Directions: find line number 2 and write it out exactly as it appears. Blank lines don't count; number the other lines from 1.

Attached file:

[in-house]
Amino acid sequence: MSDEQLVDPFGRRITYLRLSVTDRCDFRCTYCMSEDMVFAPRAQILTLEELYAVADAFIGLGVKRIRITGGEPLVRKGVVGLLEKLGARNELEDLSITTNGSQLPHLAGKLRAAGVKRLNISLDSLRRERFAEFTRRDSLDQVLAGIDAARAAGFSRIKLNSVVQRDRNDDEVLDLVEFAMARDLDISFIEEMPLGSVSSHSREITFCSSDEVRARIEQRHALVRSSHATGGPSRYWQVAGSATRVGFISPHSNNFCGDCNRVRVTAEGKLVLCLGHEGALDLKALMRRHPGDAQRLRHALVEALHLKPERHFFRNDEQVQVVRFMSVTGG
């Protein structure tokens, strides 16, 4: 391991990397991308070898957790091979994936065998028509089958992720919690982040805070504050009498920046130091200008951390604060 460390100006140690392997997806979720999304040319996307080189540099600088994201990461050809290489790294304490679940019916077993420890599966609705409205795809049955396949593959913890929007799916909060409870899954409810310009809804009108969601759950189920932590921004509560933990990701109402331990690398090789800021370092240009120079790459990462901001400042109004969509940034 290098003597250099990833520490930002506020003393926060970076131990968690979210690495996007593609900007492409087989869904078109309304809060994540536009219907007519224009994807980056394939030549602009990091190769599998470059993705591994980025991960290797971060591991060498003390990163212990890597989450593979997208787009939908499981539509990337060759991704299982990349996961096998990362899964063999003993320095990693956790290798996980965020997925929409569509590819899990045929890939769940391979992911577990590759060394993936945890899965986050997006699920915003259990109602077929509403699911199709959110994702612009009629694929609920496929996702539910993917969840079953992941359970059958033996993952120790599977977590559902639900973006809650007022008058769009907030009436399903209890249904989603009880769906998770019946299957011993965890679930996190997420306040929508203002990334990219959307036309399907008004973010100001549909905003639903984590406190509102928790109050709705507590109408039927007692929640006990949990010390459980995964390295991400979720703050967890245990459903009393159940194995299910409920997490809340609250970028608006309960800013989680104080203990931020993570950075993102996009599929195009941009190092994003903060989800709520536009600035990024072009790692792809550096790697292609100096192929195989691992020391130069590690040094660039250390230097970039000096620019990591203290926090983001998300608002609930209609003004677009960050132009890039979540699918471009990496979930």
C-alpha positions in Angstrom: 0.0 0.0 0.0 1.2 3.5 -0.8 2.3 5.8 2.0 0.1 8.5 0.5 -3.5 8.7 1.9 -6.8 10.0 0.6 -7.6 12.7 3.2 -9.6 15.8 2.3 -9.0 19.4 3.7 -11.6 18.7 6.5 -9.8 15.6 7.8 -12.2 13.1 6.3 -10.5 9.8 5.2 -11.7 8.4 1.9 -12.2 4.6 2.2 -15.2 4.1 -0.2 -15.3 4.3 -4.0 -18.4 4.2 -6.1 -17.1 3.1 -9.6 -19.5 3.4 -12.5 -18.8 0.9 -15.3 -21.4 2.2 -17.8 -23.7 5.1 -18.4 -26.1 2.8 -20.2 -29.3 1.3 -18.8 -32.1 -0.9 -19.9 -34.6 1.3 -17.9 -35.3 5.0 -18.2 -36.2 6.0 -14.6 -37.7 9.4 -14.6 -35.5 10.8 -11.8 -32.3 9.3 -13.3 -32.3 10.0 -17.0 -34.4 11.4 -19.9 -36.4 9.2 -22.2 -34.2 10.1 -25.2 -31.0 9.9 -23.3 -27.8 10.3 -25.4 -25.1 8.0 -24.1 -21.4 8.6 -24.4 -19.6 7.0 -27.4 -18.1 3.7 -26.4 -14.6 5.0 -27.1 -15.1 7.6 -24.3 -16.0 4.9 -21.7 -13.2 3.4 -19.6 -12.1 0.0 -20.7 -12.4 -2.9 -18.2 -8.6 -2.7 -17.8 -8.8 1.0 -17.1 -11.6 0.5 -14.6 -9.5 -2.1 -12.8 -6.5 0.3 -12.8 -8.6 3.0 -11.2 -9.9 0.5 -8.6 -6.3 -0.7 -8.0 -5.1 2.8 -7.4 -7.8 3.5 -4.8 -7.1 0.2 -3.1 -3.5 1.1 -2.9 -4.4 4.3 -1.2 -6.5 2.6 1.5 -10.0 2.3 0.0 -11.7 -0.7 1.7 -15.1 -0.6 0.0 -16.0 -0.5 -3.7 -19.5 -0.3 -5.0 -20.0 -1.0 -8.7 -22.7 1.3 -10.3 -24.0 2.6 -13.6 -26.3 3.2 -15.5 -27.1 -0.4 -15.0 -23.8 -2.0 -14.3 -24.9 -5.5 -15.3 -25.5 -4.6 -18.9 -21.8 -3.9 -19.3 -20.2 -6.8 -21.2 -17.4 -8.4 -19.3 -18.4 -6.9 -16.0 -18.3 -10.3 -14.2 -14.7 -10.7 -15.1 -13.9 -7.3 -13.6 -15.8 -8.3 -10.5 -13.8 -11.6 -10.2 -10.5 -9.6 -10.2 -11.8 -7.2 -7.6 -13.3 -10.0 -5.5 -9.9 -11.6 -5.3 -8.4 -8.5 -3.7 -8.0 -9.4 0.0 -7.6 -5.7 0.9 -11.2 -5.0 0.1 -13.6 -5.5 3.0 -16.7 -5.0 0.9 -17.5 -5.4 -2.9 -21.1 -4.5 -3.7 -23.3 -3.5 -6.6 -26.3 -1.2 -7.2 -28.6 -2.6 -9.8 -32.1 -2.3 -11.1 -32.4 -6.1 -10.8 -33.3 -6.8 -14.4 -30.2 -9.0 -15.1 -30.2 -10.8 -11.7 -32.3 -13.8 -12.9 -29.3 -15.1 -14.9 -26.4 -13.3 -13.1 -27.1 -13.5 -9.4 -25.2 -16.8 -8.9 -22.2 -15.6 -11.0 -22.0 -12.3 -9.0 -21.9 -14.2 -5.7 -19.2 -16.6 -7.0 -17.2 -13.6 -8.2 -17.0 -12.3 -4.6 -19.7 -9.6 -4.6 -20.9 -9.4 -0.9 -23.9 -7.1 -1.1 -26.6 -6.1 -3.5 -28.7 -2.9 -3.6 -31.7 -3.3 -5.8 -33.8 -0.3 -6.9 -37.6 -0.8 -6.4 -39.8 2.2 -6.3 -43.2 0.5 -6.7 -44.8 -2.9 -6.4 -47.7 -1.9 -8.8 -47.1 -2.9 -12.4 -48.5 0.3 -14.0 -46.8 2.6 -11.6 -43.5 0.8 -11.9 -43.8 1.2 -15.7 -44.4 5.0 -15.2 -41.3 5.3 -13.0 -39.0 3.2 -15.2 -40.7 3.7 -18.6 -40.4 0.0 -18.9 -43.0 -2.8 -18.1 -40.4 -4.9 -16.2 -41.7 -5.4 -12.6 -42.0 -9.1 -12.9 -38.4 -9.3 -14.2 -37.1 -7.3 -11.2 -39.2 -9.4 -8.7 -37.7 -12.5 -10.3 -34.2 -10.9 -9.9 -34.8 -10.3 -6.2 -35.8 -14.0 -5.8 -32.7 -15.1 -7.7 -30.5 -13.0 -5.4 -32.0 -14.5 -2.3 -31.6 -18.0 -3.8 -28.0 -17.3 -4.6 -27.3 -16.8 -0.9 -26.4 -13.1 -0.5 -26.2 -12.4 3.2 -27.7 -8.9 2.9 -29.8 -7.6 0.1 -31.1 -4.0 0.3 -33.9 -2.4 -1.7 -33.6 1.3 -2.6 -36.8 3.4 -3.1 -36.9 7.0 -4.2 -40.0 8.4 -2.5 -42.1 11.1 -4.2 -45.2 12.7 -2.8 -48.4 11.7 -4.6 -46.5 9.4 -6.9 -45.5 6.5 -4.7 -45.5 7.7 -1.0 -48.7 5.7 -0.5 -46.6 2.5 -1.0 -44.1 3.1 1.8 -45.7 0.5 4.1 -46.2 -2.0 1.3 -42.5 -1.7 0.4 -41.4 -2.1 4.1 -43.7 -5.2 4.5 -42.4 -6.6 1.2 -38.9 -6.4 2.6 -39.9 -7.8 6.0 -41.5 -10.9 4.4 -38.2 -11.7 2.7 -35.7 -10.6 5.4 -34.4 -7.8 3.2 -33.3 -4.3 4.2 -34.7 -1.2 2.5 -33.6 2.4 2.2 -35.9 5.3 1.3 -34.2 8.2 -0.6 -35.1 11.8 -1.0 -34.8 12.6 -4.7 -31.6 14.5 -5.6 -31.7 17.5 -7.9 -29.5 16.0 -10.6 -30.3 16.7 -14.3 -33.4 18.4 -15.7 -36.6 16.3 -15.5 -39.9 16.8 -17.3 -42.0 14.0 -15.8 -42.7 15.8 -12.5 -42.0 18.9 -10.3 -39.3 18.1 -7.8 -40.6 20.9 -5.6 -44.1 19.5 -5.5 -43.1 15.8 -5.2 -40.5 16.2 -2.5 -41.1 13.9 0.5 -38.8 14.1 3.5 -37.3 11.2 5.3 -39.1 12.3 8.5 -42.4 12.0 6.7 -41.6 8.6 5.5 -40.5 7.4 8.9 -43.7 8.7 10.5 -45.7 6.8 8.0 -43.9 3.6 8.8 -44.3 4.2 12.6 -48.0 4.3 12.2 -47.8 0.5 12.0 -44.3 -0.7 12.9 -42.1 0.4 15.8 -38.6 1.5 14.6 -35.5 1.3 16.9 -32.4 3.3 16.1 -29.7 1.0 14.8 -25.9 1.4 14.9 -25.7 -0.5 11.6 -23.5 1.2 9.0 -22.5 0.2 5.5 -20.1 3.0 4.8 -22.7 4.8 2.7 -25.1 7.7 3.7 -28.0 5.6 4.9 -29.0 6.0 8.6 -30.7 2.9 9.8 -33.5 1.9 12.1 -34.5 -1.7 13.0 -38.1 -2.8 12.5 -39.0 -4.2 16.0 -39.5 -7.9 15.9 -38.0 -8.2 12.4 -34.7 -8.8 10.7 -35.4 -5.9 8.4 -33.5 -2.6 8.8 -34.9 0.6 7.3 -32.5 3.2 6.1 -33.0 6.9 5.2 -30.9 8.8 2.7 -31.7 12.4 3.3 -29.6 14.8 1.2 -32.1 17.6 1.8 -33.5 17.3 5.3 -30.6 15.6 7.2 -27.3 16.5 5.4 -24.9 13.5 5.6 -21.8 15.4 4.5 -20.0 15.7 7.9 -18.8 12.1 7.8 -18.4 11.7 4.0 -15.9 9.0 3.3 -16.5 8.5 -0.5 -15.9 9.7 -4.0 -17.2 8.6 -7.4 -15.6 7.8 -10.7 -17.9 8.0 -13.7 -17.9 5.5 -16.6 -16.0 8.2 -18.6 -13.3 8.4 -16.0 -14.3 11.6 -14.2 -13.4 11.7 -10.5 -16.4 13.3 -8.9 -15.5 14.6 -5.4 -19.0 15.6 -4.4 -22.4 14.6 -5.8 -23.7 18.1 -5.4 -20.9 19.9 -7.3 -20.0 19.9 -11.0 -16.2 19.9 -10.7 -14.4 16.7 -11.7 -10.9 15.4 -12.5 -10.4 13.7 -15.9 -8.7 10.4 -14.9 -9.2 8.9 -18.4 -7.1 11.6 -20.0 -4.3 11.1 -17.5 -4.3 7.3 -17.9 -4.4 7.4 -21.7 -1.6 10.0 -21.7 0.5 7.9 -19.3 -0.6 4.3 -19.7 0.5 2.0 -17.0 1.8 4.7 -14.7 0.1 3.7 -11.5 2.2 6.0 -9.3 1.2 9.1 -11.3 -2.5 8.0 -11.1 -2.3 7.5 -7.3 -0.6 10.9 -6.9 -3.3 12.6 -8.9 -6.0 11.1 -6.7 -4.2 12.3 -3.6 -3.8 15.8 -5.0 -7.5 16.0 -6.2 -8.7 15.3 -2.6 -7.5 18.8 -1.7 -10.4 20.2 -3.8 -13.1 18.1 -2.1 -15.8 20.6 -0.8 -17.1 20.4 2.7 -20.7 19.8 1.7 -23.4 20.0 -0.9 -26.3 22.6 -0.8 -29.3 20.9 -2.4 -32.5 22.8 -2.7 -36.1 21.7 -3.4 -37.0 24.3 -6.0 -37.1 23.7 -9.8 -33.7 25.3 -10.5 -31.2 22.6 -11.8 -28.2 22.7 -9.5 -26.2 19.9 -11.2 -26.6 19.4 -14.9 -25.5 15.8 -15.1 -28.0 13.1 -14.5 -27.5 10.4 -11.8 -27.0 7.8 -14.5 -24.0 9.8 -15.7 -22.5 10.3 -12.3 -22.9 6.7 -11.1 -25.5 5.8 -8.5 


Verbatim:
Amino acid sequence: MSDEQLVDPFGRRITYLRLSVTDRCDFRCTYCMSEDMVFAPRAQILTLEELYAVADAFIGLGVKRIRITGGEPLVRKGVVGLLEKLGARNELEDLSITTNGSQLPHLAGKLRAAGVKRLNISLDSLRRERFAEFTRRDSLDQVLAGIDAARAAGFSRIKLNSVVQRDRNDDEVLDLVEFAMARDLDISFIEEMPLGSVSSHSREITFCSSDEVRARIEQRHALVRSSHATGGPSRYWQVAGSATRVGFISPHSNNFCGDCNRVRVTAEGKLVLCLGHEGALDLKALMRRHPGDAQRLRHALVEALHLKPERHFFRNDEQVQVVRFMSVTGG